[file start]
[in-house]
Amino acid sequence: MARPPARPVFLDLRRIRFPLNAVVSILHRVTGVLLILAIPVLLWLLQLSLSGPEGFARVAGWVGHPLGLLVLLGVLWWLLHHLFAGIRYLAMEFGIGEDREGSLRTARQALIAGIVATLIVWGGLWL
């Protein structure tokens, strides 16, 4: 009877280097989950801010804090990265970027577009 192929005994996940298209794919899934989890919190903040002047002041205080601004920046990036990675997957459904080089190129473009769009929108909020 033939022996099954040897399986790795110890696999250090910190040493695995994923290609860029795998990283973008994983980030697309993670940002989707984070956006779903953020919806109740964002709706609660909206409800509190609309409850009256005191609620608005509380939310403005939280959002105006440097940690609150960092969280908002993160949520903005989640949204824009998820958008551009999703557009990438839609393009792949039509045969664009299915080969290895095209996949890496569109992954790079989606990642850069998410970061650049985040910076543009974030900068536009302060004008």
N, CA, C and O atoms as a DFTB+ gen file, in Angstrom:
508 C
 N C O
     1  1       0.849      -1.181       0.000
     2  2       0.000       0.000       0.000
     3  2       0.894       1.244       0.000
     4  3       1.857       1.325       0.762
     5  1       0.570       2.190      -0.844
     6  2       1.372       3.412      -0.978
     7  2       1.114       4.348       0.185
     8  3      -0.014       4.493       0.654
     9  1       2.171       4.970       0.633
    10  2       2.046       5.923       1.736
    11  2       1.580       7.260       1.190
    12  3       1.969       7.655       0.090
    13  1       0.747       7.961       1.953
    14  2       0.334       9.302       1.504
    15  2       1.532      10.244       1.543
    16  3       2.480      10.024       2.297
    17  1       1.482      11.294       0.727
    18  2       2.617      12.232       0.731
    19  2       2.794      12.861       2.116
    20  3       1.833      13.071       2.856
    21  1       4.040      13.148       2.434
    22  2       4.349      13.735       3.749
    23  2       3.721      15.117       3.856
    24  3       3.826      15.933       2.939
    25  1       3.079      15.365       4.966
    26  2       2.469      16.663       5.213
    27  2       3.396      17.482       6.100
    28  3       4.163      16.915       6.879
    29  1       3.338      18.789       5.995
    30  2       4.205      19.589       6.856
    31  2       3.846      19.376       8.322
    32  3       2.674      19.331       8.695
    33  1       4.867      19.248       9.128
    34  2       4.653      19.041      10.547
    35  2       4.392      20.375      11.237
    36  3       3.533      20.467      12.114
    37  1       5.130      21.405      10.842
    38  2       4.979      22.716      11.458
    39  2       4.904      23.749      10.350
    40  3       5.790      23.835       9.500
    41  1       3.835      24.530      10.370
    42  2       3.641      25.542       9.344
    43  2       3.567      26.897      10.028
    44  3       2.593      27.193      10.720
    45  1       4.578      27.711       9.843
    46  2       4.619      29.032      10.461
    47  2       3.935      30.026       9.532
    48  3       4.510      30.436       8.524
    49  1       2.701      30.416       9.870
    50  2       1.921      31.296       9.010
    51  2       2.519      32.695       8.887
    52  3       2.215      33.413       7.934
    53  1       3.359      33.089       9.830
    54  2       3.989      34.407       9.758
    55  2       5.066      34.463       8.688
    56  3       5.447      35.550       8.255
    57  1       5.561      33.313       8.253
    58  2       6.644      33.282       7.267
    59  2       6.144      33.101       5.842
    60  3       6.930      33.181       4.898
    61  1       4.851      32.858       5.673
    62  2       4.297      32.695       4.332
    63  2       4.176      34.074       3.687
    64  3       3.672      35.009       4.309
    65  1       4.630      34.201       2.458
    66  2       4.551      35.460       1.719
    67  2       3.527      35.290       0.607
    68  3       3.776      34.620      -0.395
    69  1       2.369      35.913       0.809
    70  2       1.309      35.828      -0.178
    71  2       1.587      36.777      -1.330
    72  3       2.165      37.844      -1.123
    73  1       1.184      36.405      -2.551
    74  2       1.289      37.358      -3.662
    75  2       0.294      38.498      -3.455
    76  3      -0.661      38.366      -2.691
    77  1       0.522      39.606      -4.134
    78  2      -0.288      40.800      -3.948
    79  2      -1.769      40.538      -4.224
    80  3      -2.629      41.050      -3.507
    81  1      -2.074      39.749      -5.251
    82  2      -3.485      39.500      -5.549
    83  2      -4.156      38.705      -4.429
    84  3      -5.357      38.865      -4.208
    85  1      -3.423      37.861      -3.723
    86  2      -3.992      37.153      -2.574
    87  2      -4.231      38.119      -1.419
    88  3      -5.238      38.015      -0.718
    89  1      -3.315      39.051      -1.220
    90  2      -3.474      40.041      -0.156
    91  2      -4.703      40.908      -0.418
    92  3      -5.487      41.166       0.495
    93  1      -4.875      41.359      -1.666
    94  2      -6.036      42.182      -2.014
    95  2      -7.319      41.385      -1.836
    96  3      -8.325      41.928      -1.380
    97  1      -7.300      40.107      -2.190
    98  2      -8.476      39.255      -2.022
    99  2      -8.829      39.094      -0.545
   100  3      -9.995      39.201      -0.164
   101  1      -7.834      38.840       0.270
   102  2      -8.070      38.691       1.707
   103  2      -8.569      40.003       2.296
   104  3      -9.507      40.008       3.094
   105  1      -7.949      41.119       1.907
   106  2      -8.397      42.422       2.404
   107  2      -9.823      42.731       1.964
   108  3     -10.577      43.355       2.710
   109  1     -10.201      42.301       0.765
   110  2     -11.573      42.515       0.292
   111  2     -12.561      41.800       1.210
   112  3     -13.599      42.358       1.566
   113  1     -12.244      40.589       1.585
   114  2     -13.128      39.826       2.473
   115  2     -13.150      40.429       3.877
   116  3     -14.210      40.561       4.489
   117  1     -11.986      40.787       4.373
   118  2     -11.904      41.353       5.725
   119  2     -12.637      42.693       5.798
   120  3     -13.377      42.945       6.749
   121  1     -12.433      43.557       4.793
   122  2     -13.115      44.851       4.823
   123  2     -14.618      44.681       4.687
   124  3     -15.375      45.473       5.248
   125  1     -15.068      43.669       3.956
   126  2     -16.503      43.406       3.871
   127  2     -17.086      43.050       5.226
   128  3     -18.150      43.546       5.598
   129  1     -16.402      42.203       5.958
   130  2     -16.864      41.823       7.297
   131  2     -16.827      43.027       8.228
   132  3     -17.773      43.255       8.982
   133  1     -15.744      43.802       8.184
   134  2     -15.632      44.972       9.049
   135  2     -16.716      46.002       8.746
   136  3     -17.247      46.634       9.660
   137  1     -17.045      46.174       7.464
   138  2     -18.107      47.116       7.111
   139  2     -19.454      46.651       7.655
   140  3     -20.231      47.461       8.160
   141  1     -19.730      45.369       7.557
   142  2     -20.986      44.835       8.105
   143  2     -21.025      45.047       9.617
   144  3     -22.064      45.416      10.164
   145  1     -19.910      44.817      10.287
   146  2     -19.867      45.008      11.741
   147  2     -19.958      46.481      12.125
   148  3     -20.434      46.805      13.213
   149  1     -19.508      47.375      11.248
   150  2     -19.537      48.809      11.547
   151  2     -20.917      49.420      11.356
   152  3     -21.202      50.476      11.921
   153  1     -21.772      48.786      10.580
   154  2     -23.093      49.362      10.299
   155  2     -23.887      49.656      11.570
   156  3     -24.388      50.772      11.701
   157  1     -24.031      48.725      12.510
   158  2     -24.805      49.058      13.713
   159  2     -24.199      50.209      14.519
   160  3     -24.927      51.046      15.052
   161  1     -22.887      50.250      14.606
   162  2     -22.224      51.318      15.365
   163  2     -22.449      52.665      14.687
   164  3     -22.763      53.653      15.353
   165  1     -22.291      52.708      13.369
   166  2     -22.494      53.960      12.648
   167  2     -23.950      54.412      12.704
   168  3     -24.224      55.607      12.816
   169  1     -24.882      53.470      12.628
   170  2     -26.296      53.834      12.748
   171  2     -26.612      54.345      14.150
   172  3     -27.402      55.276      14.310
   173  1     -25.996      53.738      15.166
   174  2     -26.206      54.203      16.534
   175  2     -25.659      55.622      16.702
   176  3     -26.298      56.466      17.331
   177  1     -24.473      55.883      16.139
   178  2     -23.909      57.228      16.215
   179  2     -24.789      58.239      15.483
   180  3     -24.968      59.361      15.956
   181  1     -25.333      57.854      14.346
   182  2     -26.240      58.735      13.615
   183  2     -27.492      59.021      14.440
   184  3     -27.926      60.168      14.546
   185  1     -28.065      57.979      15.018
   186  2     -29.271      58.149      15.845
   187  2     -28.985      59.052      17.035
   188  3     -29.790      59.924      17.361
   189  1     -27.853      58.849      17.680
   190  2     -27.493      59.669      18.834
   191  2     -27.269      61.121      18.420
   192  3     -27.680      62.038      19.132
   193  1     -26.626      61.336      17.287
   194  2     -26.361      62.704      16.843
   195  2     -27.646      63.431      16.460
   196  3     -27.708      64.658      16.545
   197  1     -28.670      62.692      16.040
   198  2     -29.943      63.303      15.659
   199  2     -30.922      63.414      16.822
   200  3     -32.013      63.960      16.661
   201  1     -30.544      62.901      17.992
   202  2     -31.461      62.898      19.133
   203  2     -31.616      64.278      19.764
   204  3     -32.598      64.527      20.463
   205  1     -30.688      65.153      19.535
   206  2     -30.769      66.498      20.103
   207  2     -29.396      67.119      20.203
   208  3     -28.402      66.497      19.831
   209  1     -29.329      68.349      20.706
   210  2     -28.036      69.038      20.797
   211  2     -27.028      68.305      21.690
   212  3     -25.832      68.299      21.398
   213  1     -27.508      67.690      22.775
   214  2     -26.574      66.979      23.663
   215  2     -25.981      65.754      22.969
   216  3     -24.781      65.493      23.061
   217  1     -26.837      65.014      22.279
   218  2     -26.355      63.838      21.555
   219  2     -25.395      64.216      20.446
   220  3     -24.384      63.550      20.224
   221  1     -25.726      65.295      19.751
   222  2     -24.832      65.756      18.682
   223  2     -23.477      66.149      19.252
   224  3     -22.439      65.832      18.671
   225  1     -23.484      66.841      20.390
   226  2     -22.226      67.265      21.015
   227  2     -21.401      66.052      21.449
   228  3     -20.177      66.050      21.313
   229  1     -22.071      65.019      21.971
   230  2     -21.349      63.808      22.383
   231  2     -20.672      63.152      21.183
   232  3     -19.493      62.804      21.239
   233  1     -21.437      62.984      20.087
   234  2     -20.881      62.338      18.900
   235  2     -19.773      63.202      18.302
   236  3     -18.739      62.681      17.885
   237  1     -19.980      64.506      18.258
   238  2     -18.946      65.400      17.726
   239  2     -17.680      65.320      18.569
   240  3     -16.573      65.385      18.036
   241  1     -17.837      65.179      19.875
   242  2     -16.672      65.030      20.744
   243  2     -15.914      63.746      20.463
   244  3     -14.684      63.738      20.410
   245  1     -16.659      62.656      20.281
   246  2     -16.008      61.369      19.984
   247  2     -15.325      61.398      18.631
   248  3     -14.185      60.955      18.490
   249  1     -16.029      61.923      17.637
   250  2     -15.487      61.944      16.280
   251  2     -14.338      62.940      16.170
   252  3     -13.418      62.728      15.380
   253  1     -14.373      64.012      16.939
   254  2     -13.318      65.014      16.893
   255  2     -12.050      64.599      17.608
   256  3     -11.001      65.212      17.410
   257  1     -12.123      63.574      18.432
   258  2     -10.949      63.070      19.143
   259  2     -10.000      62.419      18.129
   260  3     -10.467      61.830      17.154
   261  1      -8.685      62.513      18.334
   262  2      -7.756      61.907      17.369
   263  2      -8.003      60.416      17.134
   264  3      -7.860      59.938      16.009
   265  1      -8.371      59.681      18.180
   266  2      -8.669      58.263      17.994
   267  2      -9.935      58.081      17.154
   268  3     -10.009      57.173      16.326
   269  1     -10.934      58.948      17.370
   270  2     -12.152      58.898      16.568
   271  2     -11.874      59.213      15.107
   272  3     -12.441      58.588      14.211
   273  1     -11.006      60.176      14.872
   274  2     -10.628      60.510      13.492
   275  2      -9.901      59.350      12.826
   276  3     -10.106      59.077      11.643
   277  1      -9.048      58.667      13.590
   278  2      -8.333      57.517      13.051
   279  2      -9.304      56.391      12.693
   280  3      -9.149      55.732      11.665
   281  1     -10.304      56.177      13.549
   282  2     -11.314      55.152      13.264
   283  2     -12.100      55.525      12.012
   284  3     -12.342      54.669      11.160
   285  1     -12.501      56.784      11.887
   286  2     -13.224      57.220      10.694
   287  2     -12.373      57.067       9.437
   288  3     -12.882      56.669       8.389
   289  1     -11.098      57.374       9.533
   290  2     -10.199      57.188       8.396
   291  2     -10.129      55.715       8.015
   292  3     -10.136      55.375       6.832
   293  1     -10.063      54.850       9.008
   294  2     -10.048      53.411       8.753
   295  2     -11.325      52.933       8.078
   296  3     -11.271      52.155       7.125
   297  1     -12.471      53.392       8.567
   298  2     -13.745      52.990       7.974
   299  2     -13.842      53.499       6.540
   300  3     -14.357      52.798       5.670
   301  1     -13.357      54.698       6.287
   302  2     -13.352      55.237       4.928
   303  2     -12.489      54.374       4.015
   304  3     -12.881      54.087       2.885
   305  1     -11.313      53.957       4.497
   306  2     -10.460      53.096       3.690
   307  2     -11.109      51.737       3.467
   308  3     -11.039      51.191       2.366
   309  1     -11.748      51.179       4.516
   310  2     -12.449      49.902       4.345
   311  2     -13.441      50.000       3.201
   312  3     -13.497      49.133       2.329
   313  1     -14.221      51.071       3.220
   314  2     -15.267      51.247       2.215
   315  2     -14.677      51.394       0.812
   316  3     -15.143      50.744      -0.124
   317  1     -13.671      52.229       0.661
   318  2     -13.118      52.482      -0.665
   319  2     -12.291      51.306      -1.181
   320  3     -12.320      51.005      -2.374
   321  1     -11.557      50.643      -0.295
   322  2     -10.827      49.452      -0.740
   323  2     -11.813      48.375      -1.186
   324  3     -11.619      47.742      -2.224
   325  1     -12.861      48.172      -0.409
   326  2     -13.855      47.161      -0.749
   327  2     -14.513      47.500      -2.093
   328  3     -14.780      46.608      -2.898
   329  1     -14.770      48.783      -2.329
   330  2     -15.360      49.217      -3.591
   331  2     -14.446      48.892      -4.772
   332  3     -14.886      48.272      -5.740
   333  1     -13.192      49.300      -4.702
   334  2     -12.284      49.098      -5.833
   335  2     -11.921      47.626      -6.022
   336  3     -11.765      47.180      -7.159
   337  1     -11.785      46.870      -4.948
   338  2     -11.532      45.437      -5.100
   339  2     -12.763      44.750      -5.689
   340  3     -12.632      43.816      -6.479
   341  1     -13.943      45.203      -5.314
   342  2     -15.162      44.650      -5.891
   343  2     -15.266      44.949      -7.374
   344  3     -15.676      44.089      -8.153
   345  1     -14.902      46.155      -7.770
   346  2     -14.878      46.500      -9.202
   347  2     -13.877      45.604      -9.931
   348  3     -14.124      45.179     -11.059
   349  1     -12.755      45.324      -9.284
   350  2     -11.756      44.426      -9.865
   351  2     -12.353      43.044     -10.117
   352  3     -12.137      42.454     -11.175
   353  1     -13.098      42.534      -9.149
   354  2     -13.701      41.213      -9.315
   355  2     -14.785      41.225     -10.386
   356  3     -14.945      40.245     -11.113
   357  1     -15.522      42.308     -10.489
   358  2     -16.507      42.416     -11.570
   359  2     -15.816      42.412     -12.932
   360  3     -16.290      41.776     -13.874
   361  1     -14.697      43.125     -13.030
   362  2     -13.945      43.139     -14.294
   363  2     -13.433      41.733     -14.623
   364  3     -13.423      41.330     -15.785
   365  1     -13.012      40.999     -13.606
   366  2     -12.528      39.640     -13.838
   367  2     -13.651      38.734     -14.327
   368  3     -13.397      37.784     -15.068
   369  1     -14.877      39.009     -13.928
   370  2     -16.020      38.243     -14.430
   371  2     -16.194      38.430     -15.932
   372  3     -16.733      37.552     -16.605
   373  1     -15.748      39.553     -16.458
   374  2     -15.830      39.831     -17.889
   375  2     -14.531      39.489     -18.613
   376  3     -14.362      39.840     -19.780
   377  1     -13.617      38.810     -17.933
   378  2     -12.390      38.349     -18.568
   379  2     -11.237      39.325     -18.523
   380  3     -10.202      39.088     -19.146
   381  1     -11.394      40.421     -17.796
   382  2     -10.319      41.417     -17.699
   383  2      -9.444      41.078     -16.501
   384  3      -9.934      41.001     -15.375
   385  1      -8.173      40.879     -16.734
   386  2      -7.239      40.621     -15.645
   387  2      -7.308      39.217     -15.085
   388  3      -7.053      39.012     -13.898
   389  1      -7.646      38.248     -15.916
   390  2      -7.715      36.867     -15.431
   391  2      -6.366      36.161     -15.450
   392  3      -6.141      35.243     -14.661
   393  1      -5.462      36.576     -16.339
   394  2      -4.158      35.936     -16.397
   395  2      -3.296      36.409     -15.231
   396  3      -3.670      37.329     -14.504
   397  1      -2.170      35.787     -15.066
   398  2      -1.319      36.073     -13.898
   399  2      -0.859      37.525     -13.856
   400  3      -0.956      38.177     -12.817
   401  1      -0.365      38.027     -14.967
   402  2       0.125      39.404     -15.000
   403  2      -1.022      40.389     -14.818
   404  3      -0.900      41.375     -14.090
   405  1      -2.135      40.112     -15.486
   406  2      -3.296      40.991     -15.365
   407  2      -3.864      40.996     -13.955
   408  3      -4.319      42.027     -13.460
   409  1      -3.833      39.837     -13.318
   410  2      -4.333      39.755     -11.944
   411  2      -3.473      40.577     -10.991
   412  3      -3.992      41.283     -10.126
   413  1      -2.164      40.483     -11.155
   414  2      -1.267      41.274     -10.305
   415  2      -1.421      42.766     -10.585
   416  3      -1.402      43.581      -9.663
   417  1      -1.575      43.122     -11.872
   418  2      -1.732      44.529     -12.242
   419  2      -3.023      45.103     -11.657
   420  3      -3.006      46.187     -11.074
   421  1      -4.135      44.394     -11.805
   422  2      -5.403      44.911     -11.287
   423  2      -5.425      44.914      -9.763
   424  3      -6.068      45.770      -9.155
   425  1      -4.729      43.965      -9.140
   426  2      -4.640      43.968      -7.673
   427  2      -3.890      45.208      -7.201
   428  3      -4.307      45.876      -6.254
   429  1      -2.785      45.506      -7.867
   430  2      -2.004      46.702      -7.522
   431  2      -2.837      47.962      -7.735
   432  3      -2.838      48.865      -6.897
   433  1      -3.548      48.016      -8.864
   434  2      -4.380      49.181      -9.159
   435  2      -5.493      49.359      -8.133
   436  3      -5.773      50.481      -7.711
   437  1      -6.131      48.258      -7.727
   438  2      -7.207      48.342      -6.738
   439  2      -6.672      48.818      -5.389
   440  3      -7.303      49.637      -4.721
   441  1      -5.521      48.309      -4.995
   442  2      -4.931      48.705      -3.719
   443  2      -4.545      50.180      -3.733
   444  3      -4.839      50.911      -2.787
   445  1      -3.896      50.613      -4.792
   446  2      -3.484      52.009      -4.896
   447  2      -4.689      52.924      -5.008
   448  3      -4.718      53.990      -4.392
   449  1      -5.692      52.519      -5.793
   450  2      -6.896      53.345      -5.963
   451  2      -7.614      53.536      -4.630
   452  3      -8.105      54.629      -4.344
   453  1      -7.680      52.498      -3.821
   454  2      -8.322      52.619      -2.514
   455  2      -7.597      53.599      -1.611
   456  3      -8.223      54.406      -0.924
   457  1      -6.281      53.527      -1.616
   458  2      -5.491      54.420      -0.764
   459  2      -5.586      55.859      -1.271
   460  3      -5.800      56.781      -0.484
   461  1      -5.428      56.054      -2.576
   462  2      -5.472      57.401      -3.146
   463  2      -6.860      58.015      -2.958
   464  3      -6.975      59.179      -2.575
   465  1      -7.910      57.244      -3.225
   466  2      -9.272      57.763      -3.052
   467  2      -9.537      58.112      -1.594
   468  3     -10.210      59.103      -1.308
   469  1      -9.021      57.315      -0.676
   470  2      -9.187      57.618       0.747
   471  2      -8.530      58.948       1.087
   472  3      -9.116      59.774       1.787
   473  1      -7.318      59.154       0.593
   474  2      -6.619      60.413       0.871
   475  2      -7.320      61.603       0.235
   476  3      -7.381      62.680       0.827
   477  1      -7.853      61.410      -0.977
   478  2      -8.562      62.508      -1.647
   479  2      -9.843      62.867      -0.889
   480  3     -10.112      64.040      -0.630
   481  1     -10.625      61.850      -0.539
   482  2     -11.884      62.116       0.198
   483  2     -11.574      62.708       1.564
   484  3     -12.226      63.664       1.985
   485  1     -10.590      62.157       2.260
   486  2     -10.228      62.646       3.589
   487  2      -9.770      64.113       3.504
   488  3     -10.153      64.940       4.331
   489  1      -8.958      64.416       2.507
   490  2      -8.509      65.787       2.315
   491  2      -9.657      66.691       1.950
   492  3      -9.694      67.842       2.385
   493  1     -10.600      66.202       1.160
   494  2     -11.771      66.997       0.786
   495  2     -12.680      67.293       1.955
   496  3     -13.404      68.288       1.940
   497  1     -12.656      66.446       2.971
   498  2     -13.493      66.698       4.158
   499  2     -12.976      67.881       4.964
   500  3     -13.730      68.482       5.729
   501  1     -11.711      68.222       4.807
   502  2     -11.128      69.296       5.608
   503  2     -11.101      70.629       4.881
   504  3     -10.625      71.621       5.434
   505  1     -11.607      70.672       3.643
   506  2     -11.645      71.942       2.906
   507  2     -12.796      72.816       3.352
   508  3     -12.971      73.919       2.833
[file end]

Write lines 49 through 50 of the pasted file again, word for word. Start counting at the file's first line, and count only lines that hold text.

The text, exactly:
    43  2       3.567      26.897      10.028
    44  3       2.593      27.193      10.720